* * * *

That was the beginning of a great month of chats with Andy. He told me he became Andy, as a freshman at Cornell University where every student named White, was nicknamed Andy after the first president, Andrew White. Andy, a.k.a. Elwyn Brooks White, was and is my all time favorite children’s book author. Heck, at Smithfield Elementary School when I was in 3rd or 4th grade, instead of going out to our long lunch recess, teachers created mini courses for all of us. Winter was long and cold. I chose papier mache with Mrs. Hepburn. I remember being interviewed for TV sharing my spider I created named, yes, you guessed it, Charlotte, after the spider from my favorite book.

Naturally, I was sure to make his cabin my last stop each day so I could be there to converse with him and attempt to get to know him better without having to rush off to another cabin. I felt like any day I missed him in his cabin before I called it a day, was a missed opportunity for me to strike up a conversation. That spider story was one I shared with him. He, in turn, shared how he came up with the idea for Charlotte’s Web, describing his barn in Brooklin, his yard. and his many animals from the past. He had his antique manual typewriter with him, and it sat on a dark wooden desktop looking out toward the lake. He typed notes and letters to people every day. He was very inquisitive and asked me more questions than I could have ever imagined asking him. He became someone I trusted and he always seemed interested and really listened.

When he asked where I lived, I told him down the hill from Pine Tree Camp, the house with the animals in the dooryard or on the loose. And he laughed and said he knew exactly where I was talking about. In fact, he said he had to stop a time or two to let the goats cross the road! I was SO embarrassed but in the best way possible.

He questioned why I hadn’t gone to college after high school and I told him about getting accepted into the University of Alaska, Fairbanks but had no idea how to go about actually making it happen. (In my next life, I will be a high school guidance counselor that does not think that every home has 2 parents that went to college who know how to help their children with scholarships and financial aid to go to college.) Which brings me to how I ended out flying out to Nevada and California to visit relatives and eventually attending the University of Maine, Orono.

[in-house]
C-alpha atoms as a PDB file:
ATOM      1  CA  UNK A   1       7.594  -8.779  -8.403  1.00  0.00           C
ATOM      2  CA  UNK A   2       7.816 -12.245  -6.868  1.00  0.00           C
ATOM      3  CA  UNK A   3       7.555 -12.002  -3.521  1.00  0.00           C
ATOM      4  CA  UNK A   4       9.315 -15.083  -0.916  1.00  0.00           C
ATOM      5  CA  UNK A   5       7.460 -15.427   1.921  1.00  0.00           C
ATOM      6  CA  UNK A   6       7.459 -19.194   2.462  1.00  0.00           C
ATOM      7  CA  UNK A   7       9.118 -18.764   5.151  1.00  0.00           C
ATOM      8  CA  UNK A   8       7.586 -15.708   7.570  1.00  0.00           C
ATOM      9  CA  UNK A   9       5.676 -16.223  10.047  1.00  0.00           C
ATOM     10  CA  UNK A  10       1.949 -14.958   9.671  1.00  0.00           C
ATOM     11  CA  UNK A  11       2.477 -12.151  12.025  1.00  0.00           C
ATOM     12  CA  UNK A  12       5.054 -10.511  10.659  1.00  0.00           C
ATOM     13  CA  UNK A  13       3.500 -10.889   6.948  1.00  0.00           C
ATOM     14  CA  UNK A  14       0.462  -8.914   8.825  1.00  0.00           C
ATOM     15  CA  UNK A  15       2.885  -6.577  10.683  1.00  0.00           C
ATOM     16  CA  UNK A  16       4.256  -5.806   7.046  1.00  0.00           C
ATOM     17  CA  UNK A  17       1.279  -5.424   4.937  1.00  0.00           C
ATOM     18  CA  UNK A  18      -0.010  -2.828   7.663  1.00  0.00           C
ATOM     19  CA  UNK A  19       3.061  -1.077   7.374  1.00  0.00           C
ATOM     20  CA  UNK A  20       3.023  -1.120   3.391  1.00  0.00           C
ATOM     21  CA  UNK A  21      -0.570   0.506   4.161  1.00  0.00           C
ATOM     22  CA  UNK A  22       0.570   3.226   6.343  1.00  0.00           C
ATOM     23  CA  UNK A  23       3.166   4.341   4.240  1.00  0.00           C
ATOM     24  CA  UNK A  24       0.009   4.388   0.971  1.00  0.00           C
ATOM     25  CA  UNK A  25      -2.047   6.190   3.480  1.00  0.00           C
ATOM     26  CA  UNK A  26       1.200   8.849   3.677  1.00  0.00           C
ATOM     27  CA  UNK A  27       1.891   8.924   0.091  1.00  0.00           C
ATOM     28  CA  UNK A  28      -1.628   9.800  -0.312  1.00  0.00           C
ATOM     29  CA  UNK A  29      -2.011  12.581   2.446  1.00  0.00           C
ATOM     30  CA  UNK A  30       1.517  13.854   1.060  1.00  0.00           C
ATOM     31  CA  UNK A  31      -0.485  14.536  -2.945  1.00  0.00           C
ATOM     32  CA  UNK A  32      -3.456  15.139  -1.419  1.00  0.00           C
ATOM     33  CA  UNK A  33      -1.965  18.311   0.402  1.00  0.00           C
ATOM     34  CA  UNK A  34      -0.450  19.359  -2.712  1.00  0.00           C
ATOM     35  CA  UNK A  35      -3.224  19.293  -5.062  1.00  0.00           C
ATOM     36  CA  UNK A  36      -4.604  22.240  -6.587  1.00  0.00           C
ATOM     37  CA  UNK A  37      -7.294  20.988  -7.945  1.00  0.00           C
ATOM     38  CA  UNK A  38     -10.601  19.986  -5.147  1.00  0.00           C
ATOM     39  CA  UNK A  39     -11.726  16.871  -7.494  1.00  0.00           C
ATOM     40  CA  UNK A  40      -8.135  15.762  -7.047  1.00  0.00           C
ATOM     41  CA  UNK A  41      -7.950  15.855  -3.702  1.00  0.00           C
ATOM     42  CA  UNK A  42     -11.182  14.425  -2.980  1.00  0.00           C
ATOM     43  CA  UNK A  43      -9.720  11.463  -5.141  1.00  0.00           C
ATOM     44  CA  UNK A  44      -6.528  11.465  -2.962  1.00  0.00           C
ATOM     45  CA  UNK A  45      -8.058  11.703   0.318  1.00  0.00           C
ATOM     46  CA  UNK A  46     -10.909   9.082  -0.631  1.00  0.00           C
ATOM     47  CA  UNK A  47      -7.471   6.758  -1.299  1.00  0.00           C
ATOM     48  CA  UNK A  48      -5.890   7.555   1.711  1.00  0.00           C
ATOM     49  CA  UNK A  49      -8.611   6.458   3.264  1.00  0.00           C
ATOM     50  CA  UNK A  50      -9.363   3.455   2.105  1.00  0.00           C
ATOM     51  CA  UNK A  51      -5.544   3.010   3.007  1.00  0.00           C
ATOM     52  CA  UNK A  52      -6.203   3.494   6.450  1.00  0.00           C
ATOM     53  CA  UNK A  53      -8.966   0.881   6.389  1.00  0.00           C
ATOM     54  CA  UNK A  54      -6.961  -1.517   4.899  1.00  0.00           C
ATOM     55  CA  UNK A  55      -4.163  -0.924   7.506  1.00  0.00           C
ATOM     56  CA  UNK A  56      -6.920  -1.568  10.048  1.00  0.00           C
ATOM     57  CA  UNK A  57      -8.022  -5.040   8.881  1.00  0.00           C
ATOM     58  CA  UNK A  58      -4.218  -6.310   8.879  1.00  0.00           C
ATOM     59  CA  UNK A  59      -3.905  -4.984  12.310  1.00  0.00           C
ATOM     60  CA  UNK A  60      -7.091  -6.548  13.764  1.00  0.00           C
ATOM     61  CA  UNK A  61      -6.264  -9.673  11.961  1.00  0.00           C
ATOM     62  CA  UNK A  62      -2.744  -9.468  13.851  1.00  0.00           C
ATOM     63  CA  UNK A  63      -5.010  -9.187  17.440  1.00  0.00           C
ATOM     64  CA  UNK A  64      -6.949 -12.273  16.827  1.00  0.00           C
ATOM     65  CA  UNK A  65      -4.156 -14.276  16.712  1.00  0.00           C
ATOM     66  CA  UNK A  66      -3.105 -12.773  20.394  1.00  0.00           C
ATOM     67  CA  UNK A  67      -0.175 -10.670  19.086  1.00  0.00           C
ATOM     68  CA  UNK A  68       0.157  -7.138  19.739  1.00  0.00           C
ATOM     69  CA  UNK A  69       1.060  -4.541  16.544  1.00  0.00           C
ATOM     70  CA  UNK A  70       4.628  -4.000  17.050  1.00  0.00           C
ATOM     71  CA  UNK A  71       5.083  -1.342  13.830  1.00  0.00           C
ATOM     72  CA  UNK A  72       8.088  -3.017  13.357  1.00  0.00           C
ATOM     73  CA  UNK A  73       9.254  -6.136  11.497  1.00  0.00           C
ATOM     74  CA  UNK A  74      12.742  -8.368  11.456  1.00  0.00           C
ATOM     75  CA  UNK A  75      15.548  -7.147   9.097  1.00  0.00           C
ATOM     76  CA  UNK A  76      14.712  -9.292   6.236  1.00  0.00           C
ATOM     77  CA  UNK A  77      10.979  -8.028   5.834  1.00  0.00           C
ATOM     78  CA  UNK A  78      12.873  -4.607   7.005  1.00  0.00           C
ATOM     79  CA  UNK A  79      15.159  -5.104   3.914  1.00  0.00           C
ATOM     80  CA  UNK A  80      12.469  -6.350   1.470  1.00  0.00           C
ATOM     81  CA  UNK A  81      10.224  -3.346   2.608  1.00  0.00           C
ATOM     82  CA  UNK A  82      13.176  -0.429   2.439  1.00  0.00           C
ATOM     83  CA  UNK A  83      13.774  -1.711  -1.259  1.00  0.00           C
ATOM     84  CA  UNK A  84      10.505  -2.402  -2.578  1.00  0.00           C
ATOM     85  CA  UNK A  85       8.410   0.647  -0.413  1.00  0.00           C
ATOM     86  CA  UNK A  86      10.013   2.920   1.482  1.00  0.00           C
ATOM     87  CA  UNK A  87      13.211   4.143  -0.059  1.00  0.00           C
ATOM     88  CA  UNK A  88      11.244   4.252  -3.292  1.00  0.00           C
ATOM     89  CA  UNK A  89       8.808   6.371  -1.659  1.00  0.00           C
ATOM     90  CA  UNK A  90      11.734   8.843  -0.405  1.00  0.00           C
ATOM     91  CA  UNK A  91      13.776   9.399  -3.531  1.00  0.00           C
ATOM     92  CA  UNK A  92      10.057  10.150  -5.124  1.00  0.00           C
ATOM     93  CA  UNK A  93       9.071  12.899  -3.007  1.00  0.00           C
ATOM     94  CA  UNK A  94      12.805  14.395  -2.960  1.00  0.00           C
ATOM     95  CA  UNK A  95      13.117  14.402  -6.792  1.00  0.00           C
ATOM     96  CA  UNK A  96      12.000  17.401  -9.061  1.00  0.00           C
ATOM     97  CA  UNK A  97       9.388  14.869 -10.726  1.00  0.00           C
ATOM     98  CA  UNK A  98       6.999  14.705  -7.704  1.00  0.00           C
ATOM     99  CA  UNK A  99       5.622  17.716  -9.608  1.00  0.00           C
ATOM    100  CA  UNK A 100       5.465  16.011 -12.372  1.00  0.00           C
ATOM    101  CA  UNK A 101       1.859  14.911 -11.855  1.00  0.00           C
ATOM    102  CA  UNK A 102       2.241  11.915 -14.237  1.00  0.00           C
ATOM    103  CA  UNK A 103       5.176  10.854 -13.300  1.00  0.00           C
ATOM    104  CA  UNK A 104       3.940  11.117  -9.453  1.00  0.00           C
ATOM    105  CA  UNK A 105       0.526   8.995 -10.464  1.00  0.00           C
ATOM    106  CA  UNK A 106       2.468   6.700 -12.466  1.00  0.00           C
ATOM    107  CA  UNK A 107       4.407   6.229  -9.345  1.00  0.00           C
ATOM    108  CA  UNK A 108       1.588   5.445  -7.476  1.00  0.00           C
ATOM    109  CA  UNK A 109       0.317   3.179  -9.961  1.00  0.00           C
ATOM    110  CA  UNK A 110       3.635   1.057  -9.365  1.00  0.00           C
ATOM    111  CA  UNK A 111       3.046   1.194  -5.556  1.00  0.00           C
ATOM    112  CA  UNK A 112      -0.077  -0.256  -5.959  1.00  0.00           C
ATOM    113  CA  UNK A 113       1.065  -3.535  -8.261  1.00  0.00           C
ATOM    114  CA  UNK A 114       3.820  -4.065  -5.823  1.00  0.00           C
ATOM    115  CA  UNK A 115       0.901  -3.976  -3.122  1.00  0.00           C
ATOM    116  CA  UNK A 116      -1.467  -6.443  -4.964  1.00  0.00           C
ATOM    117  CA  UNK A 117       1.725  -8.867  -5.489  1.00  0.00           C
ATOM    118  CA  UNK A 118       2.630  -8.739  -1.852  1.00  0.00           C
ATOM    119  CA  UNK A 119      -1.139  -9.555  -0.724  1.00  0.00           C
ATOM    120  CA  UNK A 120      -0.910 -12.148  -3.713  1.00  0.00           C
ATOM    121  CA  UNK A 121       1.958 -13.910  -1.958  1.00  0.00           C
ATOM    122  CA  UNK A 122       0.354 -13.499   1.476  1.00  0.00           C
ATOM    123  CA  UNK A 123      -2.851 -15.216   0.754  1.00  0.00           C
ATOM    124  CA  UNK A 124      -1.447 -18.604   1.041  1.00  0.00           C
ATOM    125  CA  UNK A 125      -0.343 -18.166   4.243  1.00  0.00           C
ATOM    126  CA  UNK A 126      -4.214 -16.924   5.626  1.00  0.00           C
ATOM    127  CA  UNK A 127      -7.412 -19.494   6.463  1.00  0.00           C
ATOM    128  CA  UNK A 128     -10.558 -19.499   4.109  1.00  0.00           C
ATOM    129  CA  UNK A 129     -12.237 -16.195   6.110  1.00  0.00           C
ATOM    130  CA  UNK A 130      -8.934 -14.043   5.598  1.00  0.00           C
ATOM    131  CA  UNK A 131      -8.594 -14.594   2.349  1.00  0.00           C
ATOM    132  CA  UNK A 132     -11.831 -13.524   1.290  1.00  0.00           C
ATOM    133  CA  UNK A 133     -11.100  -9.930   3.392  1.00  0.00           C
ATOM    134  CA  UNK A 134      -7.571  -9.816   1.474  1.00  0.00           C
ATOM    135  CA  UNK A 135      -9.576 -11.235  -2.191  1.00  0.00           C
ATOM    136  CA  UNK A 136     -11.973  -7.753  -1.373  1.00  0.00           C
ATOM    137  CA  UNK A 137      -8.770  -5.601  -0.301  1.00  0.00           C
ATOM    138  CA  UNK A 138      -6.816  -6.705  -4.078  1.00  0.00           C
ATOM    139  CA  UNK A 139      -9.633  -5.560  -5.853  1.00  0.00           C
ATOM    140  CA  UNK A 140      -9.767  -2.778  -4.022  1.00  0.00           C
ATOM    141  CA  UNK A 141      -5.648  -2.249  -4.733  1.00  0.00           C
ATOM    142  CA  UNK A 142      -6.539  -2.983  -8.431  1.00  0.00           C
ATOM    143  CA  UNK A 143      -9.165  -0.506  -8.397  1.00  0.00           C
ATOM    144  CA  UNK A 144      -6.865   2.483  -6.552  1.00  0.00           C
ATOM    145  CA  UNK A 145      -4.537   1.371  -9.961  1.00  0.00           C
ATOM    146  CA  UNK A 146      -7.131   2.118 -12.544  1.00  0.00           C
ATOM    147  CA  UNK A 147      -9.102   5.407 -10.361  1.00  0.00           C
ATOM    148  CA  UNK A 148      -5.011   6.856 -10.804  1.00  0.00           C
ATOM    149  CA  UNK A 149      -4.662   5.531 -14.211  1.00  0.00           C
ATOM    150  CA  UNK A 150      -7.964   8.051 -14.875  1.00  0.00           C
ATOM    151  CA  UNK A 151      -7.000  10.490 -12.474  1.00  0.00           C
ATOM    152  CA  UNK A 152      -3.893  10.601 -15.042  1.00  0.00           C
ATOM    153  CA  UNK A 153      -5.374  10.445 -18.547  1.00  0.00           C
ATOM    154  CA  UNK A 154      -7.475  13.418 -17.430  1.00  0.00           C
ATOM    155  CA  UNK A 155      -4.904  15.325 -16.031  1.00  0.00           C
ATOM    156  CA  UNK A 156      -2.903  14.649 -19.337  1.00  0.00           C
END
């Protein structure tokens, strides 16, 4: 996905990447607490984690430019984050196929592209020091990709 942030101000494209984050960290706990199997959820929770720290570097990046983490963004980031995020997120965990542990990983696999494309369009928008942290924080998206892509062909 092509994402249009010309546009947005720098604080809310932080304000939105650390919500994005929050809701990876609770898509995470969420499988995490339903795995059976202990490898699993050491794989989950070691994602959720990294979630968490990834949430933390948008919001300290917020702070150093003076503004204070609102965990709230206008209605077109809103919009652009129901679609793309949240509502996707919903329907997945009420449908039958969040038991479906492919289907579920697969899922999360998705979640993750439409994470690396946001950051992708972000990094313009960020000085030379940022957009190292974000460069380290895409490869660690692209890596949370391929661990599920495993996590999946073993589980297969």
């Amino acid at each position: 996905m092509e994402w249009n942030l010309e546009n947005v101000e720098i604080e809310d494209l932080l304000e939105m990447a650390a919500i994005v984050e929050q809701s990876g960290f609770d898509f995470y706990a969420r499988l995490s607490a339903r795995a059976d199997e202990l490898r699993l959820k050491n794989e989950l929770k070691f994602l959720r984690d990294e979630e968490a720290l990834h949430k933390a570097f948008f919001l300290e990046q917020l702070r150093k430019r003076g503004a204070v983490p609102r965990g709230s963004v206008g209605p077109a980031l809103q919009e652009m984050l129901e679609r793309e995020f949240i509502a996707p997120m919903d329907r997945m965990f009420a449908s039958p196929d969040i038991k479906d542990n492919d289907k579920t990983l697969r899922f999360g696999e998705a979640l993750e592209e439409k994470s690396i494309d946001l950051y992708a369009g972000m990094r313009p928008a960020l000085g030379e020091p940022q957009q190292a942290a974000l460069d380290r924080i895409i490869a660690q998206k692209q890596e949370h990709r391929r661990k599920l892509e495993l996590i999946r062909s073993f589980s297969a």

E.B. White gave me a direction to take. Yup, little ol’ me, he encouraged me to travel and to go to college. I can happily and proudly say he helped me become who I am today.

We corresponded via the U.S. Mail. Was I nervous that he would pick apart my writing style in letters I wrote? Heck, yeah! I supposed his rule to “omit needless words” from his revision of The Elements of Style did not pertain to my letters! The two letters and one Christmas card I still have from him, bring me back to our conversations and how he really listened to me in Cabin 29. This excerpt is from one of the first letters I received while on my extended stay in Nevada on October 25, 1983, “What a surprise to get a card from you! I have often thought about you out there in the West and wondered how your trip went — because I remembered that you were dreading the airplane ride.” He mentioned the Conovers recently stayed overnight at this house in Brooklin before returning to their cabin, then home to NJ. He shared he had gotten a new dog named Red and he was “cute as a button.” He ended with, “…and take care of yourself so I can see you again next summer in camp. All best wishes, Andy White.”